Working With A Guide Dog

Ever since I first walked with my Bailey back in january of 2006, I knew that working with a guide dog was something very special.

Bailey has been all over the place with me, on trains, the metro, buses and even the underground without hesitation. But a lot of our big adventures didn’t happen straight away.

He and I were both very much eased into the guide dog partnership as I needed to build my confidence in going to many different places. I would use a cane prior to getting Bailey; when I ultimately had to. If I could get away with being sight guided, I would.

This meant I was not a very confident solo traveller and would be more than happy to be guided everywhere.

Once Bailey and I started to adventure on our own with success, I quickly learnt how amazing these dogs could be.

When he retired last August and I was forced to use the cane, which I hasten to add, I did; I found it much more of a chore and would reluctantly rely on sight guide in unfamiliar or busy places.

When Bertie came along in January this year, I was super excited to work with another dog. I knew during training that quite early on he’d be expected to go to unfamiliar areas and work. This is not usually advised by Guide Dogs as the partnership is so new.

However, he worked lovely when I attended the RNIB Forum in carlisle back in April and I was pretty sure he’d work well this past weekend in Birmingham.

We arrived at the station and I made myself aware to the assistance staff with plenty of time to grab a Starbucks. Bertie always seems to locate some stairs in the station which is not always a bad thing as I know where I am in location to everything else from those stairs. We walked along and he indicated without hesitation in a doorway. I was certain this was another coffee shop and not Starbucks because of the smell. I asked him to find the next one but it was shuttered up. He immediately pulled me back toward the shop he’d indicated originally. A man from this shop asked if I was looking for a specific shop and I said, yes, I was, Starbucks and he said this was it. I should have trusted pup more. He clearly knows what he’s doing.

He lay quietly on the train down to Birmingham which is an hour and a half from manchester. Got to the venue after being helped and settled with no issue. Lots of other dogs and new smells but he just lay next to me and slept.

We had a lot of sight guiding as the building was so big and confusing the first day. I honestly hated this and have said it was not my favourite part of the experience as a visually impaired person who is normally much more independent than that.

Toward the end of the Saturday, Bertie knew the way out to the spending area though so he would happily guide me. If we followed people he would do that quite happily to, [although he’d like to be in front if he could].

He was calm, settled and so good when he was guiding, never rushing in crowds but would take off at Bertie speed when he could.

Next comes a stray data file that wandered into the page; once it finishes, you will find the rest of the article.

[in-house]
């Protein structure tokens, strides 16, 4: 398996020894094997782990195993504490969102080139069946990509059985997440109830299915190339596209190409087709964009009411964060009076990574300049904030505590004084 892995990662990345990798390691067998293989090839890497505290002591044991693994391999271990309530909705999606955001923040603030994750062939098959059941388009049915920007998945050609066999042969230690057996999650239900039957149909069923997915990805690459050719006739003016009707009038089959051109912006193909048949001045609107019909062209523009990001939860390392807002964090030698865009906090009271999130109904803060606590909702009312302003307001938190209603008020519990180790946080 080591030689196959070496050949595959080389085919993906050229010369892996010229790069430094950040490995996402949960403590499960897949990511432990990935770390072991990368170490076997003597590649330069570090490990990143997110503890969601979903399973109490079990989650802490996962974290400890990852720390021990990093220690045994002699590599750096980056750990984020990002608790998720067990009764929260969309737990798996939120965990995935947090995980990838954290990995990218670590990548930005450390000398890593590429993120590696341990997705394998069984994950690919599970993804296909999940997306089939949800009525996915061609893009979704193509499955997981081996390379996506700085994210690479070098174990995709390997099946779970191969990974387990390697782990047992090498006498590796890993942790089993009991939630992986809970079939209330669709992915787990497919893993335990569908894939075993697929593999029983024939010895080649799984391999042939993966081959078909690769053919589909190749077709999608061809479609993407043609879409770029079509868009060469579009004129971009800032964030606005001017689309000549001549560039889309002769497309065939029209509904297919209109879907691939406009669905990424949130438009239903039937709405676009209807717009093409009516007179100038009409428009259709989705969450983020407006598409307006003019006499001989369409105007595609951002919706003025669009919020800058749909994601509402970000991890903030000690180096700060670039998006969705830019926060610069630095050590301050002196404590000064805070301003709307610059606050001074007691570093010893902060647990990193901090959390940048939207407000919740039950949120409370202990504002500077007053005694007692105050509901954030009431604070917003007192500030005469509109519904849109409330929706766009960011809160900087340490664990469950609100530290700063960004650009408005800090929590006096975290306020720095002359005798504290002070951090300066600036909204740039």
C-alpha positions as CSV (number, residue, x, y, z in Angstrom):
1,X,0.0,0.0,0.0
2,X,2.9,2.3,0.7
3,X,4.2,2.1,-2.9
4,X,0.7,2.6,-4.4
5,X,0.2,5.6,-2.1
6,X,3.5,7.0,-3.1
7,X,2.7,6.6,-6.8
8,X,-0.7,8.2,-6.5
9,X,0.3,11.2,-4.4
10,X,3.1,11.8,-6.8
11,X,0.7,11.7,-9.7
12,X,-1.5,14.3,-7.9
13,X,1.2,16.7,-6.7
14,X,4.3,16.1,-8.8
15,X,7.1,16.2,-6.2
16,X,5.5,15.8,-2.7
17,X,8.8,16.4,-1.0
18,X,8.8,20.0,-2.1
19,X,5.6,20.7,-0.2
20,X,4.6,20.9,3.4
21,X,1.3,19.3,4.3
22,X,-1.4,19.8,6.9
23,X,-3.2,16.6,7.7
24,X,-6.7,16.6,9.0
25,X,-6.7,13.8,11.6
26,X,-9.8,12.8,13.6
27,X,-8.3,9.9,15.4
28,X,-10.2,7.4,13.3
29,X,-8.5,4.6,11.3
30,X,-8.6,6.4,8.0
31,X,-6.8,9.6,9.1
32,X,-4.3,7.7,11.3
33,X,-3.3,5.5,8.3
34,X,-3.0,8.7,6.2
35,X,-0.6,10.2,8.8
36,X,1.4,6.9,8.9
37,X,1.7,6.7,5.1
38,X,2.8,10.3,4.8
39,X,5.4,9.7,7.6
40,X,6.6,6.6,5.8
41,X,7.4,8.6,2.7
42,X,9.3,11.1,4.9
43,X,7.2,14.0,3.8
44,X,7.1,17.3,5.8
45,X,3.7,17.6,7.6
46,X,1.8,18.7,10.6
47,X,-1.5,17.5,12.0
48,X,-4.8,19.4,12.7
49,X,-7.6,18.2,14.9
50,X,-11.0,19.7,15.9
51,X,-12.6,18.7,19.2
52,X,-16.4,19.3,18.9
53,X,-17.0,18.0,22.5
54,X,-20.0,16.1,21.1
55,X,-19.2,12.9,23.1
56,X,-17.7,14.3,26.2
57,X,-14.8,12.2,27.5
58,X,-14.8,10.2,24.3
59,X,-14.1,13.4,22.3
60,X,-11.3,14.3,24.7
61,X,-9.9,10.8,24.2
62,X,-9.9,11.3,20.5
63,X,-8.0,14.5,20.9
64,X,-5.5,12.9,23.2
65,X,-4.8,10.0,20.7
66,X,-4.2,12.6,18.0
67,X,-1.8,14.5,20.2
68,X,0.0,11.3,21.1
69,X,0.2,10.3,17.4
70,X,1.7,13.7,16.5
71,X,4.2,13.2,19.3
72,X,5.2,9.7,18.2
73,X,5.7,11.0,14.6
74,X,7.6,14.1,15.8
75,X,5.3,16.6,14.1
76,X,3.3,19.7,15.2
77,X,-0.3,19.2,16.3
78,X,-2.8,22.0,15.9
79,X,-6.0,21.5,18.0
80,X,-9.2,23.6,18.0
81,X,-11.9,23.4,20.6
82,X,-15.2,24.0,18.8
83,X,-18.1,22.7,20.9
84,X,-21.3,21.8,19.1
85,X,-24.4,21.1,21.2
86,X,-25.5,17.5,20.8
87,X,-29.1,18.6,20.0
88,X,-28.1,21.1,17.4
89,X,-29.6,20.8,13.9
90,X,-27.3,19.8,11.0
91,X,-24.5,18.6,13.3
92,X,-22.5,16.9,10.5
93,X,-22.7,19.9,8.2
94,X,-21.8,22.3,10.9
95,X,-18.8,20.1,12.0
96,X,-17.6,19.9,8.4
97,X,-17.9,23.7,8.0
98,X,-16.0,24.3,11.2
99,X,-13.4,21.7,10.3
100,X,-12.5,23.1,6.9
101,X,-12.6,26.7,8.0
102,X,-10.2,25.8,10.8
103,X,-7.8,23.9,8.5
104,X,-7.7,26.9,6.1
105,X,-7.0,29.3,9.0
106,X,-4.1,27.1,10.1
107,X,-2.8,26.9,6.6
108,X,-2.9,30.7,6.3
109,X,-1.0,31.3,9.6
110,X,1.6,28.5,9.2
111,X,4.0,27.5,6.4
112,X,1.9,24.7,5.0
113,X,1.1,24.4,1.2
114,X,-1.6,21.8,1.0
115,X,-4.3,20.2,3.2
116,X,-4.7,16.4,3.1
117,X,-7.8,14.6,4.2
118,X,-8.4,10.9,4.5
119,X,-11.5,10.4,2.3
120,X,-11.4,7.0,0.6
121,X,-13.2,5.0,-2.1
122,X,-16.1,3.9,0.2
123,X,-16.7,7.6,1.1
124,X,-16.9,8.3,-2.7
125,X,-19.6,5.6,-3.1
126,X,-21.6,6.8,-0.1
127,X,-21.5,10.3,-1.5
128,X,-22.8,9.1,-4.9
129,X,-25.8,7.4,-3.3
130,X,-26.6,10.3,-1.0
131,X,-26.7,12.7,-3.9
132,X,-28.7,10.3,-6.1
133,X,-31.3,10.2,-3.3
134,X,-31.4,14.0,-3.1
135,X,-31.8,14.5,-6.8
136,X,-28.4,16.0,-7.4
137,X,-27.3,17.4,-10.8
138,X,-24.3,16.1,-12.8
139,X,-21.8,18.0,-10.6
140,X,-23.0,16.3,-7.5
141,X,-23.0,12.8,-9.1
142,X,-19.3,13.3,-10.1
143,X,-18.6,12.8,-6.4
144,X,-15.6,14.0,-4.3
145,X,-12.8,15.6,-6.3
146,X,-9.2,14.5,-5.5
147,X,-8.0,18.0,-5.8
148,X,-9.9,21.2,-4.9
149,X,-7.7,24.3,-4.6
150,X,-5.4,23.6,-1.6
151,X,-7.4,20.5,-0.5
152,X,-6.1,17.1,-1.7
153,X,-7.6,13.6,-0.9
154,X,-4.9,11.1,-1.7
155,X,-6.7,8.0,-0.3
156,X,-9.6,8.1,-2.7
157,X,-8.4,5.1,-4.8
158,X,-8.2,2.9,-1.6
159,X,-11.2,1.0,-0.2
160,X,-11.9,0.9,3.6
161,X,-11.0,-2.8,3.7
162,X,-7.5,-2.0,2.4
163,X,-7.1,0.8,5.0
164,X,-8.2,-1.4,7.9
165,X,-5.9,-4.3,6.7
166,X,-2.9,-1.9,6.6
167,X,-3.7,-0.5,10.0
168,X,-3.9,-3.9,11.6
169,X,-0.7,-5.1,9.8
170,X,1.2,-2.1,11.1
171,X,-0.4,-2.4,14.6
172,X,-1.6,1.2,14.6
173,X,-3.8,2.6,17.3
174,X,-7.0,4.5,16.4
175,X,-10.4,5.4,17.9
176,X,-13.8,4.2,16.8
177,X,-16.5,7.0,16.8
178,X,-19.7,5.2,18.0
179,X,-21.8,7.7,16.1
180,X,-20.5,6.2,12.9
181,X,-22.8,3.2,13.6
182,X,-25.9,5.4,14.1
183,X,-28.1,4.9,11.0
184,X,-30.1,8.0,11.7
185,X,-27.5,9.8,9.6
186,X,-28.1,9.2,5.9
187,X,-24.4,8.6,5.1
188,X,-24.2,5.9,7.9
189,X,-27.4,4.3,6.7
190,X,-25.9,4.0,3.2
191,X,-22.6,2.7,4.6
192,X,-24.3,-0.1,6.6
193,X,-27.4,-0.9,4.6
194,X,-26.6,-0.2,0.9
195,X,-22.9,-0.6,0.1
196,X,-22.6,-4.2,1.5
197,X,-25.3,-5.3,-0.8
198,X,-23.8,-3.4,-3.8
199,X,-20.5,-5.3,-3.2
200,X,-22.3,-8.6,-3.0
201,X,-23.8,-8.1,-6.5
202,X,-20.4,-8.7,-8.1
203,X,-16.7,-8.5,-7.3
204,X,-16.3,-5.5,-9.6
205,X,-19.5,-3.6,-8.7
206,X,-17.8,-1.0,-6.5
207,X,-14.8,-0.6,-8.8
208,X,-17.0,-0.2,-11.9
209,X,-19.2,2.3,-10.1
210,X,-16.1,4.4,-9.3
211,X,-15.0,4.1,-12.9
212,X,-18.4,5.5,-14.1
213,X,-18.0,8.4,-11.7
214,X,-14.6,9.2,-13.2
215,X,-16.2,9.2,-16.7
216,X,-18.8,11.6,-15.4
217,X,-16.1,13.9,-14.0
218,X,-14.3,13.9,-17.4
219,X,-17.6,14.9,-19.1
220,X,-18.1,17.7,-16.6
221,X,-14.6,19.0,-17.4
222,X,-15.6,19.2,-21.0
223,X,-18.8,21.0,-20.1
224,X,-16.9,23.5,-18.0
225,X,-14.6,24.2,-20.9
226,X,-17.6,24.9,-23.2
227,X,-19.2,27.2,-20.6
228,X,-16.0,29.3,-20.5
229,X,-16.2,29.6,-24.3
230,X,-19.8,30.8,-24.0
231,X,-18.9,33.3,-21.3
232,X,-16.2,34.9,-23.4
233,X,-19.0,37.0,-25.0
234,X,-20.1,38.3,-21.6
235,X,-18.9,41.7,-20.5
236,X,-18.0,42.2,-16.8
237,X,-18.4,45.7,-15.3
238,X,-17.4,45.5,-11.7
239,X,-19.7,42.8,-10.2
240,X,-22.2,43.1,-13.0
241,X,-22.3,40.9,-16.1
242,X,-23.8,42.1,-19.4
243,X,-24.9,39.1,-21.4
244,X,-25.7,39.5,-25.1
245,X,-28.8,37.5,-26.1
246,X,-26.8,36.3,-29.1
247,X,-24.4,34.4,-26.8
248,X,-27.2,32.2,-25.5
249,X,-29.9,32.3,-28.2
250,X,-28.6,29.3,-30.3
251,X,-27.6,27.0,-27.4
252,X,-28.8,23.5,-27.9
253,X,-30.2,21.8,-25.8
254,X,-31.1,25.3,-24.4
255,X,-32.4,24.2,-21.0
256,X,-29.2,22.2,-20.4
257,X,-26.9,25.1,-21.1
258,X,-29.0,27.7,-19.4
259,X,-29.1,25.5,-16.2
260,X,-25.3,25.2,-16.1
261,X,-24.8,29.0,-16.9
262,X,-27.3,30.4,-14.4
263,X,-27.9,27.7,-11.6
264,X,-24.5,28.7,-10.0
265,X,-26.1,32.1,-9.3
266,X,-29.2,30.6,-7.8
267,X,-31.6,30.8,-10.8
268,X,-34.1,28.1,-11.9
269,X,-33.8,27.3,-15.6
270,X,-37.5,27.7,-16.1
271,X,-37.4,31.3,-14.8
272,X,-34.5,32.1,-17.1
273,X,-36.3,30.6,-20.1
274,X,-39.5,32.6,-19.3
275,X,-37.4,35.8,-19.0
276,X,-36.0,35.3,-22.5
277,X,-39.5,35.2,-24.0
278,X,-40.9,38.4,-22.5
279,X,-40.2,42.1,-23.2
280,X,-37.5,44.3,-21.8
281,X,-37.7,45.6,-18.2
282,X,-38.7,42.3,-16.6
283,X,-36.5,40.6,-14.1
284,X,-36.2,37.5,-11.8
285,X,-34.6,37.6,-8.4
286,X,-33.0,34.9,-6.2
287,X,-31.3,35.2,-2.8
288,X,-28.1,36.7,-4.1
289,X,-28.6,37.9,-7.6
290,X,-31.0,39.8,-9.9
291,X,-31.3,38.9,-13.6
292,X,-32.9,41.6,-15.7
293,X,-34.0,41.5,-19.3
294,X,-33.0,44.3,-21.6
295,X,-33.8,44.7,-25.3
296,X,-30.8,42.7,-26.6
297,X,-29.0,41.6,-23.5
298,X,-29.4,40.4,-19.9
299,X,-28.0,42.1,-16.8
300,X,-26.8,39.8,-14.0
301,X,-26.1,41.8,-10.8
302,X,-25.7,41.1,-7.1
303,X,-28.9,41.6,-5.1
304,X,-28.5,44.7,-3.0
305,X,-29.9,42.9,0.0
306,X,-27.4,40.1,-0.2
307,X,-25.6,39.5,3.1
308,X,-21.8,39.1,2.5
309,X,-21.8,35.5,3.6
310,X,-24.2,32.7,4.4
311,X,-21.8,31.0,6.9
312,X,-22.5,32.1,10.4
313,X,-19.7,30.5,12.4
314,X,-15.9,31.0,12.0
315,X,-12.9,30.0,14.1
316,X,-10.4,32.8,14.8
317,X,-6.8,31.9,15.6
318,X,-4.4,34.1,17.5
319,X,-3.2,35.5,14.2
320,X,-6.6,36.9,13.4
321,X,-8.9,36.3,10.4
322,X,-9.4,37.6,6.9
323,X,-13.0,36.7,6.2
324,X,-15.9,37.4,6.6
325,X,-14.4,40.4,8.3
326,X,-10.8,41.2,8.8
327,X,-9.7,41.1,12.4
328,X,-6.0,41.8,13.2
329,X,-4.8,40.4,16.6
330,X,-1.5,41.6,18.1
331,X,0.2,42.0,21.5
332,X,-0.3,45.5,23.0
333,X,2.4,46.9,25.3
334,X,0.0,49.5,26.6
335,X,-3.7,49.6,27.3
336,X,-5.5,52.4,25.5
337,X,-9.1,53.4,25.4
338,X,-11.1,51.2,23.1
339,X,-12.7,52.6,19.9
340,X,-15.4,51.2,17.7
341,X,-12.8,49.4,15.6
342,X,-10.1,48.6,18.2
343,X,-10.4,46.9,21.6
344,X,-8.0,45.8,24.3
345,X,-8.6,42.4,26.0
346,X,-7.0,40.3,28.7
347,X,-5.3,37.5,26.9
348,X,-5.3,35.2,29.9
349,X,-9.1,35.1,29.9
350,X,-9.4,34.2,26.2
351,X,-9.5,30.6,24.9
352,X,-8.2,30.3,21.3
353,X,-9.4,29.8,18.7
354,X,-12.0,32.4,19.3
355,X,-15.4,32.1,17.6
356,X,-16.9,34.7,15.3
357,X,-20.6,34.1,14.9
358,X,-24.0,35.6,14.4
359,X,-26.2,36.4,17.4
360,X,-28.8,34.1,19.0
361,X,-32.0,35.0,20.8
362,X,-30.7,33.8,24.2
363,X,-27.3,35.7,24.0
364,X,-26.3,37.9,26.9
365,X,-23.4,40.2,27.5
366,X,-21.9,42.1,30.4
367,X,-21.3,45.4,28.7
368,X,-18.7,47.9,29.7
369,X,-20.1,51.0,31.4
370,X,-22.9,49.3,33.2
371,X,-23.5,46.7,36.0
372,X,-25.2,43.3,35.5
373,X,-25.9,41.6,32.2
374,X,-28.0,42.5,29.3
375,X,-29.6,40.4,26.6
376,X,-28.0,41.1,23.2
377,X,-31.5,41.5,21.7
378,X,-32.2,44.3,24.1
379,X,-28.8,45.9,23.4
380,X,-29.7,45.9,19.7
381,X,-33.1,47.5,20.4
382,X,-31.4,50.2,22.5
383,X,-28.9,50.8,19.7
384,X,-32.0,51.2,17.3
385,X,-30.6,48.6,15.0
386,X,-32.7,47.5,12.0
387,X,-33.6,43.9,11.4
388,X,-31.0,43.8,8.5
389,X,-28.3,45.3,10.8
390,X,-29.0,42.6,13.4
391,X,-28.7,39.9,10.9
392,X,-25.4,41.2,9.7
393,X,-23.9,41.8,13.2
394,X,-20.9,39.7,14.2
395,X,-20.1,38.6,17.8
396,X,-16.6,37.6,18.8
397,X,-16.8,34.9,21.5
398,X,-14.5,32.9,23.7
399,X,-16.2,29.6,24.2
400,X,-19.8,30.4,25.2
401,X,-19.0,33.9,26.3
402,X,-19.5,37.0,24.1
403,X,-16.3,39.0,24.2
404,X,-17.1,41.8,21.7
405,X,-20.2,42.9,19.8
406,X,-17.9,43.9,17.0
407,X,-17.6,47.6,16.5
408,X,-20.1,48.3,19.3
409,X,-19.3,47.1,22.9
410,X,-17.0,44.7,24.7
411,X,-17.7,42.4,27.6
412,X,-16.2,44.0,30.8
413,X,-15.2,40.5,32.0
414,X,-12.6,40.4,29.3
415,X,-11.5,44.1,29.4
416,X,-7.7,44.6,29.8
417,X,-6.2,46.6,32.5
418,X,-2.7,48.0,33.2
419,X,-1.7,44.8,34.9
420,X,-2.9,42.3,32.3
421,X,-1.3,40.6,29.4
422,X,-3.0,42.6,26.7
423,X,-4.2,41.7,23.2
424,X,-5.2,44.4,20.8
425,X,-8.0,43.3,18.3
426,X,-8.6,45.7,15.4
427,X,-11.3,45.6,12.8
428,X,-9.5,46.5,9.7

Some people say they wouldn’t have a guide dog because they feel it would restrict their lives, mine does nothing but enhance mine. He came everywhere, even to the bar at the nigh time and settled under my chair and didn’t hear a peep out of him. he spent when he was asked and he just was a dream to have by my side.

I did need some sighted help because of the immensity of the building. If someone had taken a little time to explain a little about locations and where they related to one another, I may have been able to do more by myself than I did. But time would not have allowed for that and I appreciate that element.

But now having a guide dog again, it just reaffirms to me how independent I am and how much frustration I get when I can’t use my dog to his full potential.

By the end of yesterday though, he’d worked out a lot more than I had and it just proved to me that if I’d been given more information of the building beforehand or in the beginning, I may have worked out a lot of the routes much better.

When I was given verbal instructions, he followed my repeat of these instructions and got it right every time. I’m so proud of this fabulous dog! He showed initiative, resilience, energy, amazing manners and I am proud to have him as my guide.

A huge thank you to everyone involved with my dog from his brood bitch holders, to his puppy walkers, to his early and advanced trainer but to everyone who has had a hand in the raising of such a wonderful dog. I know everyone thinks their dog is the bees knees but I know mine is just that and more. He dealt with all this and he is just two years old as though he had been doing it for years. Clever boy Bertie and thank you labborghini for being the best!

Marie

This Post Has One Comment

  1. Wonderful description of working with a guide dog. As Arnie’s GD’s “person” I know what you mean. So glad Bertie although so young seems so talented a guide. It is such a special relationship that I think it’s difficult for people to understand. Good luck to you both!

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